A former Microsoft manager has received a two year prison sentence after pleading guilty to insider trading whilst at the company.
Brian Jorgenson, who held a senior position at the IT giant’s Washington office, admitted to recruiting a co-worker at an asset management company to make trades on his behalf, allowing him to profit from the movement of Microsoft stock as well as the stock of connected companies. In particular, Jorgenson was able to trade on insider information in order to make hundreds of thousands of dollars in profit from Microsoft’s investment in Barnes and Noble, its failure to meet earnings estimates in the fourth quarter of 2013 and its increased first quarter earnings in 2014. He paid his accomplice, Sean Stokke, in envelopes of cash containing $10,000 apiece to avoid a paper trail. Stokke also received an 18 month prison sentence.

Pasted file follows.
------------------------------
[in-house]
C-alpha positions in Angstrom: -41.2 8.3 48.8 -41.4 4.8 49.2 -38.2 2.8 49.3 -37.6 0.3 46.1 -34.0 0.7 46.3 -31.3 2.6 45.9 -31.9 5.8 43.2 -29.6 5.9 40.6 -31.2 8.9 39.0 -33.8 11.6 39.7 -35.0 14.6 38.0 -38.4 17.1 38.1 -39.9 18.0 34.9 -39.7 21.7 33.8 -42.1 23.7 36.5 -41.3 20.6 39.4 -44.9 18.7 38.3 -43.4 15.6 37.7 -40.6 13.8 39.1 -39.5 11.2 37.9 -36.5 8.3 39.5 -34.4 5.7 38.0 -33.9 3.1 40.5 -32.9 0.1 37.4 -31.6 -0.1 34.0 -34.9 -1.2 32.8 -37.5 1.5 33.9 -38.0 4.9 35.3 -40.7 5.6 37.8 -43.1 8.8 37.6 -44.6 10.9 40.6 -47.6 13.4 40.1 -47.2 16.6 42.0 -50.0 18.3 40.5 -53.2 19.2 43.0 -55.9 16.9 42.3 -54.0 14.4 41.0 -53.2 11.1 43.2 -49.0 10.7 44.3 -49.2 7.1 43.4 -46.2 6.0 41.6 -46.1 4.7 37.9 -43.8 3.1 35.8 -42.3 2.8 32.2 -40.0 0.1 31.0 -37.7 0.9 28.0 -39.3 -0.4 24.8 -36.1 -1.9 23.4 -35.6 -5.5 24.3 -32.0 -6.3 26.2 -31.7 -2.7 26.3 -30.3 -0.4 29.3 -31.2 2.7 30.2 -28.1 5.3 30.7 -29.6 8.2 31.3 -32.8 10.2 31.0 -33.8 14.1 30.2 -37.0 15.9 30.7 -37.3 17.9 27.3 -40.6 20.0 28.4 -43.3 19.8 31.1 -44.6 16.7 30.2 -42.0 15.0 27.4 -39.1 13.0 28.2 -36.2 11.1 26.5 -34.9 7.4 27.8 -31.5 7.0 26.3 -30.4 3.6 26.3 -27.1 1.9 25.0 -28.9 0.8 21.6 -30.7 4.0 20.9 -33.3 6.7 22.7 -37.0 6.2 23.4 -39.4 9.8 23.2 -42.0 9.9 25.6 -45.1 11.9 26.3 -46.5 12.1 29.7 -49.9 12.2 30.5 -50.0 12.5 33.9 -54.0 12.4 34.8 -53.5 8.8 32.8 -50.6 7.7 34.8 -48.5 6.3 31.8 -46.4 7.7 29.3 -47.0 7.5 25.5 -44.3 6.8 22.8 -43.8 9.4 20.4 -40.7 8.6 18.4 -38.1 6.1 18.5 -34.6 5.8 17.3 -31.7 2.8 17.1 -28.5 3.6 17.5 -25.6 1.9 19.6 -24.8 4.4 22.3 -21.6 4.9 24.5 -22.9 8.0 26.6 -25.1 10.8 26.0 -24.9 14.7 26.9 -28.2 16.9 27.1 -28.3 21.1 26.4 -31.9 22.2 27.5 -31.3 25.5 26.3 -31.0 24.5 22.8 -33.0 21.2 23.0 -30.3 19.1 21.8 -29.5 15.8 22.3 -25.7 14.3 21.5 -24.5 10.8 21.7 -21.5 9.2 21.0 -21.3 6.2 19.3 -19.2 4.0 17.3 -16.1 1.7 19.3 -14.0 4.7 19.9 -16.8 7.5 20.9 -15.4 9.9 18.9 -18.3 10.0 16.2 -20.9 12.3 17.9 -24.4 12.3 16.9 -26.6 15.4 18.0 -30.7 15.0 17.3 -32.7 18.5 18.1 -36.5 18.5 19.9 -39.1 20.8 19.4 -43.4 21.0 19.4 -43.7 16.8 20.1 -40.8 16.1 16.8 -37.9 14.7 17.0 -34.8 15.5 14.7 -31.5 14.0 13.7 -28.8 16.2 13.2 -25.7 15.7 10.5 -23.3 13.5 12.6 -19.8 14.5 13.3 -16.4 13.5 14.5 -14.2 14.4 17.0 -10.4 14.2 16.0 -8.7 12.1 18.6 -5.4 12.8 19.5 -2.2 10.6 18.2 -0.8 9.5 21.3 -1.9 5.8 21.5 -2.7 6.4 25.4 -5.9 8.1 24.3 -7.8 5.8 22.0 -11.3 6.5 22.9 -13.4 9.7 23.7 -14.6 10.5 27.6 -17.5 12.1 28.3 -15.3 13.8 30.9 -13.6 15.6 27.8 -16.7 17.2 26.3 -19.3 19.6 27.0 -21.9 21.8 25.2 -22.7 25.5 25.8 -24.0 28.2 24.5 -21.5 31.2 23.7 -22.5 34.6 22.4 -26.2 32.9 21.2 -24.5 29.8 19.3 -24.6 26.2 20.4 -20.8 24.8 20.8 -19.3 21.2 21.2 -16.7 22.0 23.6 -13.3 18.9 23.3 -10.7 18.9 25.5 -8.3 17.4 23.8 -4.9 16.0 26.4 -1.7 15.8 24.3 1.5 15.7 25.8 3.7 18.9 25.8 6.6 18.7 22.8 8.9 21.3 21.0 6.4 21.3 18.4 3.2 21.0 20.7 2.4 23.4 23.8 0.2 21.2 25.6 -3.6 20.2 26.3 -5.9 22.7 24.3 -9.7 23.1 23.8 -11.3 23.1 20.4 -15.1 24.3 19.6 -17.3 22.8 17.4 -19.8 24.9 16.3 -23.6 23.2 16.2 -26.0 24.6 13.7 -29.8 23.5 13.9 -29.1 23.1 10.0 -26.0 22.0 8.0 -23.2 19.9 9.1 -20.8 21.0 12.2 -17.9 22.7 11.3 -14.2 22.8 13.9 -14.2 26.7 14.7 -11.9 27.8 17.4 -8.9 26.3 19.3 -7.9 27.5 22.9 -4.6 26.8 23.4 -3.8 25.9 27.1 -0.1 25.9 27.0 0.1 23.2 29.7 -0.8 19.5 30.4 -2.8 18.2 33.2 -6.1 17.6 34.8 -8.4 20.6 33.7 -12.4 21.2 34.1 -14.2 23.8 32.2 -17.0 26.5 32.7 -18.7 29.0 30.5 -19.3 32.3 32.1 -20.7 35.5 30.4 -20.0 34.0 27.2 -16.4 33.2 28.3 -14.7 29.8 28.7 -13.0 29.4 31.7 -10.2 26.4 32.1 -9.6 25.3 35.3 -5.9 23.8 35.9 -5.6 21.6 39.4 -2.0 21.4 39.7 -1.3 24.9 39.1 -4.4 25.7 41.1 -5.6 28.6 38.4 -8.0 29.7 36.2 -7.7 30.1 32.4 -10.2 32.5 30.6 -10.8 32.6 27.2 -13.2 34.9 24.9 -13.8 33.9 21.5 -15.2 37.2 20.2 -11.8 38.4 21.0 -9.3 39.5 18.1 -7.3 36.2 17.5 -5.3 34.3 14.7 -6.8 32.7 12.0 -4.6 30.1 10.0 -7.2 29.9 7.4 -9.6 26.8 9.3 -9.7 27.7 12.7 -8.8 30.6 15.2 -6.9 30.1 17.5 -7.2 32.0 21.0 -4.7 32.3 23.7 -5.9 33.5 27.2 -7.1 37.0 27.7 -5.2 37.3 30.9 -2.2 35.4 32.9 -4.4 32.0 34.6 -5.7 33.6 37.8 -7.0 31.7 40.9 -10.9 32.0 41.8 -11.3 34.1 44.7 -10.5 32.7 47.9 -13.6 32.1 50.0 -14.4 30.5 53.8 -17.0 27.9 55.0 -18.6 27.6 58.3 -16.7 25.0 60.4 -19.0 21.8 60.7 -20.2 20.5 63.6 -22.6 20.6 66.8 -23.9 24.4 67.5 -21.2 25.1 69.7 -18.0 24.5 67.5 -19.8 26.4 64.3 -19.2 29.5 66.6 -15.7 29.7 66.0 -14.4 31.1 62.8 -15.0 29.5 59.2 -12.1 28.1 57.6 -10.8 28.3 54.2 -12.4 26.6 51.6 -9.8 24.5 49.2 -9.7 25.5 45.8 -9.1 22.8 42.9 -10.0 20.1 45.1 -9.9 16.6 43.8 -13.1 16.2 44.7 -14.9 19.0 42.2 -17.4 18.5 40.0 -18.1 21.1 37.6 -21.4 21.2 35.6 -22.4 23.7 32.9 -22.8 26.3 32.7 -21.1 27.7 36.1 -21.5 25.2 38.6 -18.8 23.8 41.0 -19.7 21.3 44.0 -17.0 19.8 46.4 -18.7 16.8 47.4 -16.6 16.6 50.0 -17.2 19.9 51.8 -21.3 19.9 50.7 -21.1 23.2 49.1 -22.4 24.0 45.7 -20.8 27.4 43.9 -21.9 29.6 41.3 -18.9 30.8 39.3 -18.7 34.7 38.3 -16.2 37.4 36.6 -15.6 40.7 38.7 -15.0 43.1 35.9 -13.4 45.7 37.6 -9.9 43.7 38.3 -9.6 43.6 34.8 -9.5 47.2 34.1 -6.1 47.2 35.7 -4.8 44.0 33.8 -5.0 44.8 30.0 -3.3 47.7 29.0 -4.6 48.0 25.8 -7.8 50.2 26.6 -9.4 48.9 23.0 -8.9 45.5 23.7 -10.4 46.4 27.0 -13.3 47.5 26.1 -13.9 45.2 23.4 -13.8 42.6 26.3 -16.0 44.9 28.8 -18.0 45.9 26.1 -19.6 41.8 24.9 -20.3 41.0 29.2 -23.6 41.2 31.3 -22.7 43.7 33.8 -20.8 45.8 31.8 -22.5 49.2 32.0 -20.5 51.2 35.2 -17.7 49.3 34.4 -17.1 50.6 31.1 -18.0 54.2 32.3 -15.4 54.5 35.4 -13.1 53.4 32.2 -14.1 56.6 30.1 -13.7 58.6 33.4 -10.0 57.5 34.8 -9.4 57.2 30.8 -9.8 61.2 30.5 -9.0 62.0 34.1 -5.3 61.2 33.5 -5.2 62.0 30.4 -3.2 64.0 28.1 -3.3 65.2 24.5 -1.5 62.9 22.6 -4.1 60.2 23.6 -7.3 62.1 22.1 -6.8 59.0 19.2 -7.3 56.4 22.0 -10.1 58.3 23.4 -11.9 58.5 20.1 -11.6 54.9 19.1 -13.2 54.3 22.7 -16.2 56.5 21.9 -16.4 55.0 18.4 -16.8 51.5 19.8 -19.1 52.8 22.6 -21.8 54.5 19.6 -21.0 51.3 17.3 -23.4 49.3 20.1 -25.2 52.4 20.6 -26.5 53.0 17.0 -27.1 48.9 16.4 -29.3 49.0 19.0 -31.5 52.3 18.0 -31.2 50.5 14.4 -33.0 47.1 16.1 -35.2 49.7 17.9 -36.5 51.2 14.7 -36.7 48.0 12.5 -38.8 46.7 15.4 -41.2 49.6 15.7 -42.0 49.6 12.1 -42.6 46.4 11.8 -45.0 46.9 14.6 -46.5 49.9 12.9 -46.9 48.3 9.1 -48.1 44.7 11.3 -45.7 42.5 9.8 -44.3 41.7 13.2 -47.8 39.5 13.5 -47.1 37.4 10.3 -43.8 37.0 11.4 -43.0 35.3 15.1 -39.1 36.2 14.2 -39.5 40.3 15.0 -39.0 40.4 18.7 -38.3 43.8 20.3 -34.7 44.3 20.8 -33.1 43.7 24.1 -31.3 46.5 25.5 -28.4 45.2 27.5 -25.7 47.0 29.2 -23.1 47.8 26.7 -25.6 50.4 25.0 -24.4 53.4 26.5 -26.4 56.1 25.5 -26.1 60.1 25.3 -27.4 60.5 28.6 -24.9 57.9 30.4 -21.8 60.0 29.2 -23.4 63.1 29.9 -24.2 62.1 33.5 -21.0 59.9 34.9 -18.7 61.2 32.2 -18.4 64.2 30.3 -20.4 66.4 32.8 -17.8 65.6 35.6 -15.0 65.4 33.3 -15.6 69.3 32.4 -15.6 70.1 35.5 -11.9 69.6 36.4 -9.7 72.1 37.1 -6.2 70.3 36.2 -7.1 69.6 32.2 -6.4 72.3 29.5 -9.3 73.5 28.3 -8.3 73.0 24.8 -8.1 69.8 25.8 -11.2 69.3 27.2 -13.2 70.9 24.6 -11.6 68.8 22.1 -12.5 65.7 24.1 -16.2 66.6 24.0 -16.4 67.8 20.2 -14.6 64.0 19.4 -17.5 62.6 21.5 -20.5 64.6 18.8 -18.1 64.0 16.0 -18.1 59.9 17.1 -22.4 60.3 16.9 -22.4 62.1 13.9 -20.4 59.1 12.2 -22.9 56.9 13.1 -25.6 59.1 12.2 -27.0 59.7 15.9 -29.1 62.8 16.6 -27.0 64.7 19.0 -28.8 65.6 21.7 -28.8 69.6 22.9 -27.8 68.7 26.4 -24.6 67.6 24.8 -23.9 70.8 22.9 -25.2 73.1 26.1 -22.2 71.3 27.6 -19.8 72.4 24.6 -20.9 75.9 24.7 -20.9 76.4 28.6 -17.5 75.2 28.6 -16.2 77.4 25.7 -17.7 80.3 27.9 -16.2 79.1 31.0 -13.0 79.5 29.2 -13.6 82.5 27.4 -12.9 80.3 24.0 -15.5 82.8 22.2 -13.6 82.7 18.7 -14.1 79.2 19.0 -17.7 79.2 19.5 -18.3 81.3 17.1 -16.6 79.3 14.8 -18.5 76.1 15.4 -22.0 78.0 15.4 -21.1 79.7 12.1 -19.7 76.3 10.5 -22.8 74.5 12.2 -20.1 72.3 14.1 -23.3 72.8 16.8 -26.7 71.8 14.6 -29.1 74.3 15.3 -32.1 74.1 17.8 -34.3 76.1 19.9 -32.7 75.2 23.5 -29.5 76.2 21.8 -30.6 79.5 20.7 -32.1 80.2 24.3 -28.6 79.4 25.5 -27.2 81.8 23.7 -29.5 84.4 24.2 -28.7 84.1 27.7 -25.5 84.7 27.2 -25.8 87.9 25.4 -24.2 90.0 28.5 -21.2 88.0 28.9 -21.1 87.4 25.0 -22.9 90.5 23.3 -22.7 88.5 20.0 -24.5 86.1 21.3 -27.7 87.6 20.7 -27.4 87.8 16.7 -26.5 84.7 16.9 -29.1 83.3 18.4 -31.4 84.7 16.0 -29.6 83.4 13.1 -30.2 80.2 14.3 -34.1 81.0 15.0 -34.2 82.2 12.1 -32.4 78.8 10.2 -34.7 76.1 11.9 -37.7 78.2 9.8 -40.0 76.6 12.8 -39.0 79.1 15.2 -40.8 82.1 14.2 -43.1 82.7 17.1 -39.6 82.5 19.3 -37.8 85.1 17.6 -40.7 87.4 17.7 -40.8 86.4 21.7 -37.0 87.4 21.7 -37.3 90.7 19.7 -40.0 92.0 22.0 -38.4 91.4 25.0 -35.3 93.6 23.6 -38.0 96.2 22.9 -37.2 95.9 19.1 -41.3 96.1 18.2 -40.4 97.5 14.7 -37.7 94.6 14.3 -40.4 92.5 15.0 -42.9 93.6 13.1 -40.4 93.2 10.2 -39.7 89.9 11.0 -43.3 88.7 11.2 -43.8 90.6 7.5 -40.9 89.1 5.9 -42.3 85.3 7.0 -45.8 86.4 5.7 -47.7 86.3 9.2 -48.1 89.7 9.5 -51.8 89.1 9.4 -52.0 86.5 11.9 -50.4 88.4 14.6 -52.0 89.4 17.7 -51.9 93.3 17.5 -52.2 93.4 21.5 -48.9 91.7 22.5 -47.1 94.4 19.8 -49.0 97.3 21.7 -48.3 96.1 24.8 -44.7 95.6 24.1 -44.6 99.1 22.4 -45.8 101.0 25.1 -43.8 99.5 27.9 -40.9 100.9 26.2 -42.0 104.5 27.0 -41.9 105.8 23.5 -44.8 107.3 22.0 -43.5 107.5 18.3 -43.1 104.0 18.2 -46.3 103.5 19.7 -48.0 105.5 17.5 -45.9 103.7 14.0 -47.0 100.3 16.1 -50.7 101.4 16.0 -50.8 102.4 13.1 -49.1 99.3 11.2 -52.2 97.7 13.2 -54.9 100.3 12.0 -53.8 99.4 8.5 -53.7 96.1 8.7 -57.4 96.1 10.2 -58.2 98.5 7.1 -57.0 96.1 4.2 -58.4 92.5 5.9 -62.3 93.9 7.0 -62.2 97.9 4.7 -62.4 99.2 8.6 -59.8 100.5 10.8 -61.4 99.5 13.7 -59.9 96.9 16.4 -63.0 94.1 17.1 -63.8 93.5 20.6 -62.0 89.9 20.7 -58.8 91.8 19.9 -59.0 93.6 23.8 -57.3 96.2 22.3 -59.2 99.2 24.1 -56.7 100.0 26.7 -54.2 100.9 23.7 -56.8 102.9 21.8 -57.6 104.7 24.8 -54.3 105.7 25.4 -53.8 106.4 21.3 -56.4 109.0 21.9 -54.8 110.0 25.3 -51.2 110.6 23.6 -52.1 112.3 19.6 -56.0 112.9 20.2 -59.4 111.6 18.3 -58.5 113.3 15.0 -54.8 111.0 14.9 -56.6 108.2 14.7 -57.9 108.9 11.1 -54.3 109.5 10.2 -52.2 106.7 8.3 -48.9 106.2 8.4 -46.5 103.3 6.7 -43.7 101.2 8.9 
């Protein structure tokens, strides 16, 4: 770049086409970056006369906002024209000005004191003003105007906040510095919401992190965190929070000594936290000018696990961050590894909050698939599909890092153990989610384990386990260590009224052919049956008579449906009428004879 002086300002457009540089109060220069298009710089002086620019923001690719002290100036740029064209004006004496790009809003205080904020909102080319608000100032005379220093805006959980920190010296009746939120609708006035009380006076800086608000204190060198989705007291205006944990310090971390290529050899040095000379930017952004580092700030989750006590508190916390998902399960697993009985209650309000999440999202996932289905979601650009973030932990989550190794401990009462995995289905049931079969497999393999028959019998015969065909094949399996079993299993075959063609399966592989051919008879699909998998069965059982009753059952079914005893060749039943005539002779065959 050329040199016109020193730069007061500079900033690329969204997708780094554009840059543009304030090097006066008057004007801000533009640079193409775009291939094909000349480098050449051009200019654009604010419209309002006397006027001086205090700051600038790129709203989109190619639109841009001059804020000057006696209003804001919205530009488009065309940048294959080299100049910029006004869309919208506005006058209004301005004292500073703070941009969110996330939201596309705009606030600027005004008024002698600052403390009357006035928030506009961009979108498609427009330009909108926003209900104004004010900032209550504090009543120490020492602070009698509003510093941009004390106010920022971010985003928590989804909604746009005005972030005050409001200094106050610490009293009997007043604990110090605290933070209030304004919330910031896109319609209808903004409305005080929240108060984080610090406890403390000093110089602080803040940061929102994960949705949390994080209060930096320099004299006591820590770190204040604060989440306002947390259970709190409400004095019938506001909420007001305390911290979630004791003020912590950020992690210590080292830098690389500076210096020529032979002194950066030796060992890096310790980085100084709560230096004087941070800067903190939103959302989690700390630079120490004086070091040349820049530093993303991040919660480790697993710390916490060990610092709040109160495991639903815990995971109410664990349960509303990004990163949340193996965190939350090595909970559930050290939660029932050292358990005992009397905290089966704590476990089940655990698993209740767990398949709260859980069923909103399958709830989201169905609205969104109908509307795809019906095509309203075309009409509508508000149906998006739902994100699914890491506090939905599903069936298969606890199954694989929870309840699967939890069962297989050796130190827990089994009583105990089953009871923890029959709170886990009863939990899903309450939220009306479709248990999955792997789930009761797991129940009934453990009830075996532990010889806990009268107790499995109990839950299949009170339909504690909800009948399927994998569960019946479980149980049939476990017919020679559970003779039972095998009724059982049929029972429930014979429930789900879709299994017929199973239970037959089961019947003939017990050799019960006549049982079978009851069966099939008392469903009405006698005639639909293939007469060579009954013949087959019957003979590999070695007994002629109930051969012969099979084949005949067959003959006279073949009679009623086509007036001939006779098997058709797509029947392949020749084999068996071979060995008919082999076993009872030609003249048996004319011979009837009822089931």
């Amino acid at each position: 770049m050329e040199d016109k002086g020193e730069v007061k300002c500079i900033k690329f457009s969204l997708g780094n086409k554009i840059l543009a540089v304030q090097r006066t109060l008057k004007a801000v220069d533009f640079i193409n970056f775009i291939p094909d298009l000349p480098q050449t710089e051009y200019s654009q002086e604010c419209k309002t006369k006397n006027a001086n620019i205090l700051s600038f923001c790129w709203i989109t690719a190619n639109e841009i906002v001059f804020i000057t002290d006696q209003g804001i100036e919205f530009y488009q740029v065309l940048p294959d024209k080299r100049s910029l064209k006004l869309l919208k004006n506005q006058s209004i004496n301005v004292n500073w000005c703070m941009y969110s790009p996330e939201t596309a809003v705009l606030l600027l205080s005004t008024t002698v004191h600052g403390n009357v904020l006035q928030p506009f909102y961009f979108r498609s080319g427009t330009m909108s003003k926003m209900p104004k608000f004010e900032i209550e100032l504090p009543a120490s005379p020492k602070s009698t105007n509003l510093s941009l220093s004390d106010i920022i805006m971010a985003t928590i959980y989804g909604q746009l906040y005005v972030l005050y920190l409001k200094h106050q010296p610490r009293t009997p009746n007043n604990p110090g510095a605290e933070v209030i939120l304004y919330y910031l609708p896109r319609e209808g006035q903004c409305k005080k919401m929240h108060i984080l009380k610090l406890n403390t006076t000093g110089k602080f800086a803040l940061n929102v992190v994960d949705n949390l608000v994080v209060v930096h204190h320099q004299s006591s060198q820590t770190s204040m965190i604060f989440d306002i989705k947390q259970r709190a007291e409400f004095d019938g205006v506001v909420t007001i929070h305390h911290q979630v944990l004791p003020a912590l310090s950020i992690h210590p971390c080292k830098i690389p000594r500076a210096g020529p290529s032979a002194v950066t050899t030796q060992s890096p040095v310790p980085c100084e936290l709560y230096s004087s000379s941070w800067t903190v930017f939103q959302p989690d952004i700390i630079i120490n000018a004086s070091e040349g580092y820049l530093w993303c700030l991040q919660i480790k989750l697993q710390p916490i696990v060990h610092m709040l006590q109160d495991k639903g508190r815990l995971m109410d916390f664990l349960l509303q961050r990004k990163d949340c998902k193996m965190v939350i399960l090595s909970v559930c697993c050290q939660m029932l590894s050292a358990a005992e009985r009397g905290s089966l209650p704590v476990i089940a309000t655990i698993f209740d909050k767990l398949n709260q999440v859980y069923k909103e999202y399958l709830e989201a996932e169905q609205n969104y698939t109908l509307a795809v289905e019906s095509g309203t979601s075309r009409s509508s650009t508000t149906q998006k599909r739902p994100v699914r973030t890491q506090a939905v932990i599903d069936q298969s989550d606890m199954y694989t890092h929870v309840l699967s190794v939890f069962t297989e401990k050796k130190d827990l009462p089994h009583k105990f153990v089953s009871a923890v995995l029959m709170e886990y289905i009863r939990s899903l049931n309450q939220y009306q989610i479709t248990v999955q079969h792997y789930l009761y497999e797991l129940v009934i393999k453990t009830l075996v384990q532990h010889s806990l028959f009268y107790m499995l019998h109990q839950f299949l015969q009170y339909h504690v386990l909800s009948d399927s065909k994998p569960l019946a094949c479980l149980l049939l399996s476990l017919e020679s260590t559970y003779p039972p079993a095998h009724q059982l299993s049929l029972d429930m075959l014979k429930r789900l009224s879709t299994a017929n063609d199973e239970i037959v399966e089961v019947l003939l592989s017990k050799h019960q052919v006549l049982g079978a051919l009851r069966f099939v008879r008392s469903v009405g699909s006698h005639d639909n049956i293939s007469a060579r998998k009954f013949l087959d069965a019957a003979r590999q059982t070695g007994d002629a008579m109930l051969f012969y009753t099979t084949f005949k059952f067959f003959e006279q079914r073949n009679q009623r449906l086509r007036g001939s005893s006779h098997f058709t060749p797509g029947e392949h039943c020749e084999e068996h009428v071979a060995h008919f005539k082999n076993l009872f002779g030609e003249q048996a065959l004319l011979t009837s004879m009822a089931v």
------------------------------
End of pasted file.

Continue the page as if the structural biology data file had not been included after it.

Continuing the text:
Jorgen told the court: “I cheated. I tried to take a shortcut for my own financial gain…. I persuaded myself it was a grey area, when it clearly was black and white.”
“Motivated by greed, this defendant traded on his employer’s confidential information to line his own pocket,” said U.S. Attorney Jenny A. Durkan. “Western Washington abounds in publicly traded companies with thousands of insiders who have daily access to market moving information. The sentence in this case should serve as a warning to others who might be tempted to engage in this conduct.”
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